Sunday, April 5, 2020

an unexpected Holy Week

There's no doubt that we are in a strange time right now (though the difference is more pronounced in some places than in others). Outside there seems to be a hush, as if all of creation is holding its breath.

It's the beginning of Holy Week, but it isn't unfolding the way so many of us expected. For us, today was going to be the day our church family joined together to commemorate the Passover--though I'm sure it would have looked very different from the dinner Jesus shared with His disciples.

If we look back, God so often works in the unexpected. Take today--Palm Sunday. The people of Israel were looking for the Messiah, the Liberating King who would free them from Roman oppression. They were looking for the Conqueror, the Lion of Judah who would rise up and establish the kingdom. They had started to follow this Jesus, a powerful miracle worker who could cast out demons. They were likely recalling the words of the prophets:

"Cry out with joy, O daughter of Zion!
Shout jubilantly, O daughter of Jerusalem!
Look--your King is coming;
He is righteous and able to save."
Zechariah 9:9a

"The Eternal is on my side, a champion for my cause;
so when I look at those who hate me,
victory will be in sight."
Psalm 118:7

So when they heard that Jesus was coming to Jerusalem just before Passover, the time set aside each year to remember how God had brought them out of Egypt and delivered them from generations of slavery, they just knew they were welcoming the conquering king. They met Him with songs and celebration: "Hosanna to the One who comes in the name of the Eternal!" They waved their cloaks and palm leaves, laying them out on the road as they would to greet a triumphant king traveling with his entourage.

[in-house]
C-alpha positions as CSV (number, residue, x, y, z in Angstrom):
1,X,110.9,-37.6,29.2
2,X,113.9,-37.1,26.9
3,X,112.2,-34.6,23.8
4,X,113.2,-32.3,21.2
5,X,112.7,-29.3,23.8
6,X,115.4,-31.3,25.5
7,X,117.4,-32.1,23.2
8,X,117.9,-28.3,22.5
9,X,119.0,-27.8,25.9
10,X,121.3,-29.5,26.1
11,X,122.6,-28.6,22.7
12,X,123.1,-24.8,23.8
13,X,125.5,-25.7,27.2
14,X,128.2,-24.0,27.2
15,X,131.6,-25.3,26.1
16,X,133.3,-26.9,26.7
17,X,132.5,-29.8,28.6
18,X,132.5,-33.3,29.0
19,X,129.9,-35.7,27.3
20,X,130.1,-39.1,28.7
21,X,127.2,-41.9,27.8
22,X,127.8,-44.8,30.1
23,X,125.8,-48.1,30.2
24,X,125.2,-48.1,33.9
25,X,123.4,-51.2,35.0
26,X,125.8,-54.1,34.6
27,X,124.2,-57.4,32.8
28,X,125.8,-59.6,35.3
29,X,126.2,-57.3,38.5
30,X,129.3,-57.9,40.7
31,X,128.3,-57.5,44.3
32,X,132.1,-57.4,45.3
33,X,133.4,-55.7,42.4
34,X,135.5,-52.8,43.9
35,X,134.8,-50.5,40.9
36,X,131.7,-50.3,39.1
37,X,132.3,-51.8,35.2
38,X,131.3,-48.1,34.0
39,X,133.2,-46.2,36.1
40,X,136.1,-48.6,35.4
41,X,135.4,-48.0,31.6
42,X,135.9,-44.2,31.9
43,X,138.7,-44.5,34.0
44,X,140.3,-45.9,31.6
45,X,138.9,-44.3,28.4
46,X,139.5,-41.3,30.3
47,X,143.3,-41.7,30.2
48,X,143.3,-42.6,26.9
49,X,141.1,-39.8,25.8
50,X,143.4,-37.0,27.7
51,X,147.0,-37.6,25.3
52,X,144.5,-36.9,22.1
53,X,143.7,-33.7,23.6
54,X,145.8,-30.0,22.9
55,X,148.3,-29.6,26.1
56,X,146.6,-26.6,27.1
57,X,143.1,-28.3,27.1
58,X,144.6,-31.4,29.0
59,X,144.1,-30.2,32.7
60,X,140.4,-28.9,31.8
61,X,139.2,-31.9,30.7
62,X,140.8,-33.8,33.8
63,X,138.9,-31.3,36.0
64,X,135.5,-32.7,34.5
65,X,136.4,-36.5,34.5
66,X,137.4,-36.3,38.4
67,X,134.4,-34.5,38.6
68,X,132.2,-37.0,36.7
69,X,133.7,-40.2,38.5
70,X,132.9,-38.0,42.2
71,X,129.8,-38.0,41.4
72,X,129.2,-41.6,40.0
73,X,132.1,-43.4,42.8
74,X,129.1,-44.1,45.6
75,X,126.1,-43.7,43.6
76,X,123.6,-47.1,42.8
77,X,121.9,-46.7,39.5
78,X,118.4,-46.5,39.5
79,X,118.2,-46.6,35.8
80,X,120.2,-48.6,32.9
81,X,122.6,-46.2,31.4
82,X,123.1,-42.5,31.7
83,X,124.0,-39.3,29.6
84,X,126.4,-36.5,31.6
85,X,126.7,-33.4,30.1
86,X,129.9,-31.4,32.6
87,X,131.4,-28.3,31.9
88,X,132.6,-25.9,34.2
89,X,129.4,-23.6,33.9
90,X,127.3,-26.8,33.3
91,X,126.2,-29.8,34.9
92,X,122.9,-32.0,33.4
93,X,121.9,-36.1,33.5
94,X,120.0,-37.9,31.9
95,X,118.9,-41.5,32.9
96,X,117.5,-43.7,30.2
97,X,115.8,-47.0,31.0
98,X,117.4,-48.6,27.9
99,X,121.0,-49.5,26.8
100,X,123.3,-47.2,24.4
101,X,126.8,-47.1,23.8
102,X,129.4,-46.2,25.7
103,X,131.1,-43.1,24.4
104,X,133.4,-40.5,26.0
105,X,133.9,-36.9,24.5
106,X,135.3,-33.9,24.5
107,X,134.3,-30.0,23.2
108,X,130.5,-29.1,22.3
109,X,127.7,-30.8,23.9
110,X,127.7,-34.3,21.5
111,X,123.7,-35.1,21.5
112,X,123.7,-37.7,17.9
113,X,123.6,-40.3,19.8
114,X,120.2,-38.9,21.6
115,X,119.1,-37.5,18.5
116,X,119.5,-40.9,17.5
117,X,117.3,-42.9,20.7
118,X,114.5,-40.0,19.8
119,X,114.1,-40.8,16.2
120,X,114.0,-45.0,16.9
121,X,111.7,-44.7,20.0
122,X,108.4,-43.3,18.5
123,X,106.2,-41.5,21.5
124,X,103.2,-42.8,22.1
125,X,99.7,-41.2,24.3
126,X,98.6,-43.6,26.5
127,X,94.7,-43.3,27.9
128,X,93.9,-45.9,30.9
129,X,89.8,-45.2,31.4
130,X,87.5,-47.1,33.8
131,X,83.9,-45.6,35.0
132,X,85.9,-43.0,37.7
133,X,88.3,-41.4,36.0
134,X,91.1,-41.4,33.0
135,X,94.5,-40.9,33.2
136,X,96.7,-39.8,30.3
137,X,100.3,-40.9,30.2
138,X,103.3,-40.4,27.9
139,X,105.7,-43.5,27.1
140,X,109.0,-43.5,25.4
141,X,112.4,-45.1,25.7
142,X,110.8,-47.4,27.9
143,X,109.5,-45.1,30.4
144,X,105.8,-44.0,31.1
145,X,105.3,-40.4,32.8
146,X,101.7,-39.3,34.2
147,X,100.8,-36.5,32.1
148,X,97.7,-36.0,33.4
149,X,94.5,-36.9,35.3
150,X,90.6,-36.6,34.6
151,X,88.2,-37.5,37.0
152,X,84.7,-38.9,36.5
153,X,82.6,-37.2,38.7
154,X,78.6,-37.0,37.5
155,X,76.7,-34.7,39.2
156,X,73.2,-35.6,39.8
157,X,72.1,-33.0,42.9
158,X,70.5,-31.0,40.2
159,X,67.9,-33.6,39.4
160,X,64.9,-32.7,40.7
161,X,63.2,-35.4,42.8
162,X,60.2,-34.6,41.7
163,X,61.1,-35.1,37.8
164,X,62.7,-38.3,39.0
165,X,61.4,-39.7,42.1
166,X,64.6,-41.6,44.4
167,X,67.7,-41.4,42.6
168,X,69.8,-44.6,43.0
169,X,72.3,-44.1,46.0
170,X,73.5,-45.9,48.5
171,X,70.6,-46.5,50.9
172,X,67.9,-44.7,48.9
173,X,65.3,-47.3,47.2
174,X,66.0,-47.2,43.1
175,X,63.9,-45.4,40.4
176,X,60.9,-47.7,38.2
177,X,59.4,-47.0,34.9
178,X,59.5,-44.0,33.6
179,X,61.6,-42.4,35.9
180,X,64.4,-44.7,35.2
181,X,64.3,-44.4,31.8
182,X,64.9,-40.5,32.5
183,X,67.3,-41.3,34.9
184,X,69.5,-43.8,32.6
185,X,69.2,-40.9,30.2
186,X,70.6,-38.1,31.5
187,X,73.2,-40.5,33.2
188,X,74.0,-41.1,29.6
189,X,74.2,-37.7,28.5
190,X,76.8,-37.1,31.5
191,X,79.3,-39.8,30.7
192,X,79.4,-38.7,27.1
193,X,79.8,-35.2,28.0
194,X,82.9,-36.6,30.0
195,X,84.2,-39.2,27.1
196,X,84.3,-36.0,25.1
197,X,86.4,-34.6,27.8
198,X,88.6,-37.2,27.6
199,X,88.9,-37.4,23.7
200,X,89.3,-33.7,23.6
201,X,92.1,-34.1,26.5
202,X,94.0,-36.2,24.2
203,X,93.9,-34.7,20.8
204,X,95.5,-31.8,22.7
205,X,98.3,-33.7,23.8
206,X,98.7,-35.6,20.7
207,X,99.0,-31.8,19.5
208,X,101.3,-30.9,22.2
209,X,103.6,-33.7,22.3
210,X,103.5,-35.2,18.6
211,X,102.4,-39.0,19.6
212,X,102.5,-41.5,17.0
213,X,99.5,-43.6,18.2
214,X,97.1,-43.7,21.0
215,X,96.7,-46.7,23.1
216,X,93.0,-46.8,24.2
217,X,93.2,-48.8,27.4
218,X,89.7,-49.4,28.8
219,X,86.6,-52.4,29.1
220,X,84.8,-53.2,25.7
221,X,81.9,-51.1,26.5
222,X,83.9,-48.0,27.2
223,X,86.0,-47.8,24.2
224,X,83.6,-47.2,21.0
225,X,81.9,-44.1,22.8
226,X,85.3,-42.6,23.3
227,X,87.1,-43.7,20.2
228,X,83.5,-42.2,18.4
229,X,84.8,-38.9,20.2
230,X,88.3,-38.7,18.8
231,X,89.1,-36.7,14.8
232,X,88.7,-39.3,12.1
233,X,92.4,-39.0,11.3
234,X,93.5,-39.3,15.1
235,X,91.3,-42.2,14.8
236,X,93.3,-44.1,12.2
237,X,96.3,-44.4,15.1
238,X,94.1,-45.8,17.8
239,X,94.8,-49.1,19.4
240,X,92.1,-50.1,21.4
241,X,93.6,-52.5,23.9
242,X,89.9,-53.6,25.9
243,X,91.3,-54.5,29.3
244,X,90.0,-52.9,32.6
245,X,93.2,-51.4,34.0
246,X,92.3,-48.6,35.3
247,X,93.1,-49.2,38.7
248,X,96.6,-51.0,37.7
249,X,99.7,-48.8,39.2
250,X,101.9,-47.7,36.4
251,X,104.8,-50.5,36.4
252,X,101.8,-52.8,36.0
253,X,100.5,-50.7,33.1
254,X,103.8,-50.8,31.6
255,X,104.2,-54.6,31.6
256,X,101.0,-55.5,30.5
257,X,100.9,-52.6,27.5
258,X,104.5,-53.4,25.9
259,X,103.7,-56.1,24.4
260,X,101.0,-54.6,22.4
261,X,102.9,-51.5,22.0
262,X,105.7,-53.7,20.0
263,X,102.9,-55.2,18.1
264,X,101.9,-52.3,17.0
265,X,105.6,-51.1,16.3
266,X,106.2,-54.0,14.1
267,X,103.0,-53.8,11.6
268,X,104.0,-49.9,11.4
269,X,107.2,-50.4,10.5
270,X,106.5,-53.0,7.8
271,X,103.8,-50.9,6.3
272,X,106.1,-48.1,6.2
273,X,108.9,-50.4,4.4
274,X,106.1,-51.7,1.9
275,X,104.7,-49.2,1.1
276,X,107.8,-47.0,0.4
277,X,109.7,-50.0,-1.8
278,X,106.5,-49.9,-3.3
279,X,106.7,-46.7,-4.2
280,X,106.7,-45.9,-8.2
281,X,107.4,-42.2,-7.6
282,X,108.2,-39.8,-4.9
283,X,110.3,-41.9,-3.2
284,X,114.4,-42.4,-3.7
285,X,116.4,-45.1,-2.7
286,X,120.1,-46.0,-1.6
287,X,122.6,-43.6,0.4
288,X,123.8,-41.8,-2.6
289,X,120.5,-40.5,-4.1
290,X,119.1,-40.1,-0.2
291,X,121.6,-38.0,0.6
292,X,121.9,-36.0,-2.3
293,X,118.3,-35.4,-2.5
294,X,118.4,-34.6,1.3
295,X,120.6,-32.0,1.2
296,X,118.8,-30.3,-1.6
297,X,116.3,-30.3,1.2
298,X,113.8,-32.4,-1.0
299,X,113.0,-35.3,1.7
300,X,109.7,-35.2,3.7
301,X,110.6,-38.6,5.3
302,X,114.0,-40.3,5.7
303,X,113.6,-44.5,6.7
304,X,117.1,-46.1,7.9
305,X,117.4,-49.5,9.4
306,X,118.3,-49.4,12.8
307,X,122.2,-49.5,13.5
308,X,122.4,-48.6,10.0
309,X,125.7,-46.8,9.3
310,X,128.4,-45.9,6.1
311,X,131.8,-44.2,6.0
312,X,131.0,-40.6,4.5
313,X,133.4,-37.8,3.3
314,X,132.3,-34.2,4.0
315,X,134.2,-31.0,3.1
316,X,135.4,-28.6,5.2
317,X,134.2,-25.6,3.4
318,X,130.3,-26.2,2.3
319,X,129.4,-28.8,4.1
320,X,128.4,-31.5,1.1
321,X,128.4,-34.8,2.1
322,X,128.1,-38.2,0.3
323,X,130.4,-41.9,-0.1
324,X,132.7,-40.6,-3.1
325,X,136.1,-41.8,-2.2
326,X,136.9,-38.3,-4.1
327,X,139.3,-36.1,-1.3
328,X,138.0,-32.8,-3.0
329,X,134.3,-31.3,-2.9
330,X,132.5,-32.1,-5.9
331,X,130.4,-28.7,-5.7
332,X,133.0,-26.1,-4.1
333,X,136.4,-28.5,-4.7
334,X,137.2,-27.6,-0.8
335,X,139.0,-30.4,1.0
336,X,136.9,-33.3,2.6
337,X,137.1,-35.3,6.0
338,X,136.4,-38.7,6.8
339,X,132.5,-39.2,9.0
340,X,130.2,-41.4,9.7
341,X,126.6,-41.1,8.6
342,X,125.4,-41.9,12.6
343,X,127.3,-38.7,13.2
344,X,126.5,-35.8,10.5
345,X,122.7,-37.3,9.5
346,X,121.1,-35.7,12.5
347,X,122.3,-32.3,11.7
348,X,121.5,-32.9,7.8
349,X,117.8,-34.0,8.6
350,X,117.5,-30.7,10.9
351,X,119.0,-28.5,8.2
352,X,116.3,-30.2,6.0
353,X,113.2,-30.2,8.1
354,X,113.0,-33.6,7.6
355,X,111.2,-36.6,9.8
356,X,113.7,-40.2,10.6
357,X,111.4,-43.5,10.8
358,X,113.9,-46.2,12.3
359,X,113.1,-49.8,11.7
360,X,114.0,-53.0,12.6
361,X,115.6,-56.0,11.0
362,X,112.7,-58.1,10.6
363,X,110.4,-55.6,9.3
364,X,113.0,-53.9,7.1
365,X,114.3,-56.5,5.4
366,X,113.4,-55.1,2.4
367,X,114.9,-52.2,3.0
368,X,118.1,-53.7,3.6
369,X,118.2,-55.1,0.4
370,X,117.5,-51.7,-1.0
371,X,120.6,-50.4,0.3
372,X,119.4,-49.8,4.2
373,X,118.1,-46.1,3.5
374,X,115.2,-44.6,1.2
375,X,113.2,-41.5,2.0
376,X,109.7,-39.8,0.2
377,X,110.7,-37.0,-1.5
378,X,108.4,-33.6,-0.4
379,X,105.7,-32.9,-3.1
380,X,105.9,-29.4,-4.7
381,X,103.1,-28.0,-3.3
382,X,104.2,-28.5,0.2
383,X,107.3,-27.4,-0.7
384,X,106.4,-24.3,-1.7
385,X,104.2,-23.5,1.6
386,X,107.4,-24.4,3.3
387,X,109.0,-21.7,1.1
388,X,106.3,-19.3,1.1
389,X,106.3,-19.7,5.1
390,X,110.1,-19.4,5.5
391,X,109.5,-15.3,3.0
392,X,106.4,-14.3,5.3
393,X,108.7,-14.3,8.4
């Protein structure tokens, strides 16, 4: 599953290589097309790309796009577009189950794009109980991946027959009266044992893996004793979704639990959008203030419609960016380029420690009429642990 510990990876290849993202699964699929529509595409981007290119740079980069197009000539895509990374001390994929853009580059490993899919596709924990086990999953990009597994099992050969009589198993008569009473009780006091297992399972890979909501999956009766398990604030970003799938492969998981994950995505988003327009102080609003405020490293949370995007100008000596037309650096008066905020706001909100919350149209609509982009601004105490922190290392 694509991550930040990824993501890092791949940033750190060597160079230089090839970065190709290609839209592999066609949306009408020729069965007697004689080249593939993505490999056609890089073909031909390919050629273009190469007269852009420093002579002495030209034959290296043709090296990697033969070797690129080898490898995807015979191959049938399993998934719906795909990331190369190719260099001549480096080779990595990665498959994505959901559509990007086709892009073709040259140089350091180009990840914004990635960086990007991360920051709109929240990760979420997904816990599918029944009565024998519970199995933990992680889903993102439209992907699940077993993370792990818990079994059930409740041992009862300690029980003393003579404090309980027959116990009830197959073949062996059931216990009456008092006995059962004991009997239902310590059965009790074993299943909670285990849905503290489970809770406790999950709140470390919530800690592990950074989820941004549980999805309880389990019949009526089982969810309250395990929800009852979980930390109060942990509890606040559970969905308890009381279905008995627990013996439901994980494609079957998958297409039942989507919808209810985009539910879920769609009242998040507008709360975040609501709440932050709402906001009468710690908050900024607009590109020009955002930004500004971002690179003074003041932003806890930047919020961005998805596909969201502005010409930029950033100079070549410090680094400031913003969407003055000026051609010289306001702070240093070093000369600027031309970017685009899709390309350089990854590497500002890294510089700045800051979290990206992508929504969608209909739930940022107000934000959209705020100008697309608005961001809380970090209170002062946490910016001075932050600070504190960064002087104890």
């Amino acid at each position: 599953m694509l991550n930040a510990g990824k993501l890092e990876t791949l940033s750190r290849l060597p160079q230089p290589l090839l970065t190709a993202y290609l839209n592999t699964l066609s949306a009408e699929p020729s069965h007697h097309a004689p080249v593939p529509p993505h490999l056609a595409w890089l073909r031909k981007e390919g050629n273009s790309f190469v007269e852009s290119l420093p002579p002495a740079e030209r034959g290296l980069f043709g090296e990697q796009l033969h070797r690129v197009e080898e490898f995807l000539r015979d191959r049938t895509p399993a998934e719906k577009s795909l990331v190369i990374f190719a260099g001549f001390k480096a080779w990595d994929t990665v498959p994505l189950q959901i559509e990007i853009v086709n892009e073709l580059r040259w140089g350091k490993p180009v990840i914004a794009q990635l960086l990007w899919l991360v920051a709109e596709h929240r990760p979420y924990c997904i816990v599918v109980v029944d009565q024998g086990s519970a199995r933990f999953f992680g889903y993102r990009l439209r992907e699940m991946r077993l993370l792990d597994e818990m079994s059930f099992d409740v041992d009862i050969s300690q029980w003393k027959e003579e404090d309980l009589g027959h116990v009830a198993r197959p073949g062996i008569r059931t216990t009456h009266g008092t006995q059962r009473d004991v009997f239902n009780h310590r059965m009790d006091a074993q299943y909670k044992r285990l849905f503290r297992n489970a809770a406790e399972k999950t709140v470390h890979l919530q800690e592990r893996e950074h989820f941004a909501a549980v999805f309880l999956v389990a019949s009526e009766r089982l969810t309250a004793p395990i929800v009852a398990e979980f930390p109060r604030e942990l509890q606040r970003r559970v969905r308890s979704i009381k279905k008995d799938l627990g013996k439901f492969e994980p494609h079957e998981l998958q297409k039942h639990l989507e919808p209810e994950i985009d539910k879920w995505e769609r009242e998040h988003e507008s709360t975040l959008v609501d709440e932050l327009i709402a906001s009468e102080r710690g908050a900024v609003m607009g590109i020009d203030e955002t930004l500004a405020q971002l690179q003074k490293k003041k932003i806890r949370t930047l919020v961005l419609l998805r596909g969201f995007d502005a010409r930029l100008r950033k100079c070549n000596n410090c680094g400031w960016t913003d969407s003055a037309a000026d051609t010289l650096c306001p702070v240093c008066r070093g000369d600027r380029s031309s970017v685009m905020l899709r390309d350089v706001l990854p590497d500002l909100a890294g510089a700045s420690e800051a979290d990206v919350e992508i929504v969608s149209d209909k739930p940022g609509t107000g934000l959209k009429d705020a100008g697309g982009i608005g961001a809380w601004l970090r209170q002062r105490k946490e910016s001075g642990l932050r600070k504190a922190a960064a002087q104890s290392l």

Only, this King didn't look like they expected. Maybe in that moment some of them recalled more of Zechariah's words:

"He comes seated humbly on a donkey,
on a colt, a foal of a donkey."
Zechariah 9:9b

Or the words of Isaiah:

"Out of emptiness He came, like a tender shoot from rock-hard ground.
He didn't look like anything or anyone of consequence--
He had no physical beauty to attract our attention."
Isaiah 52:2

The people expected a Righteous Conqueror to come in, rise up, and establish His throne by driving out the Romans. Instead, Jesus rode into Jerusalem on a young donkey, surrounded by children singing songs (Matthew 21), and only raised His hand when He drove people out of the temple for turning His Father's house into something that had been twisted from its true purpose.

They expected a rebellion, yet by then end of the week they saw Jesus crucified.

It may be a bit blunt, but God doesn't care about our expectations. In fact, Paul takes it a step further and tells us that God uses what the world sees as foolishness to confound the wisdom of those we see as wise (1 Corinthians 1). He takes our plans and actions in stride as He makes sure His plan is being carried out, something we can see even in the songs the people were singing as Jesus entered the city.

That verse is pulled from Psalm 118:26, but here are some others from the same chapter:

"The stone that the builders rejected
has become the very stone that holds together the entire foundation."
v. 22

"Let the feast begin. Bring the sacrifice"
from v. 27

This year's Holy Week doesn't look like we had planned.
Despite that, it isn't any less holy. I might even venture to say that because of it, we can see this week for what it is. I think God is waiting for us here in the unexpected, knowing this is how things would work out, knowing how far His creation would fall, and knowing how we would need to be reminded of Him. So my prayer for all of us is that we'll use this unplanned quiet of Holy Week to draw close to Him--the Lion of Judah who could have come as the Conquering King but instead offered Himself up as the Sacrificial Lamb.



No comments:

Post a Comment

Thoughts? I would love to hear them!
~Mandy

dangers of affirmation

When my daughter was about 3, she would have told you, without hesitation, that she wasn't a little girl--she was a puppy. She would b...

what people are reading...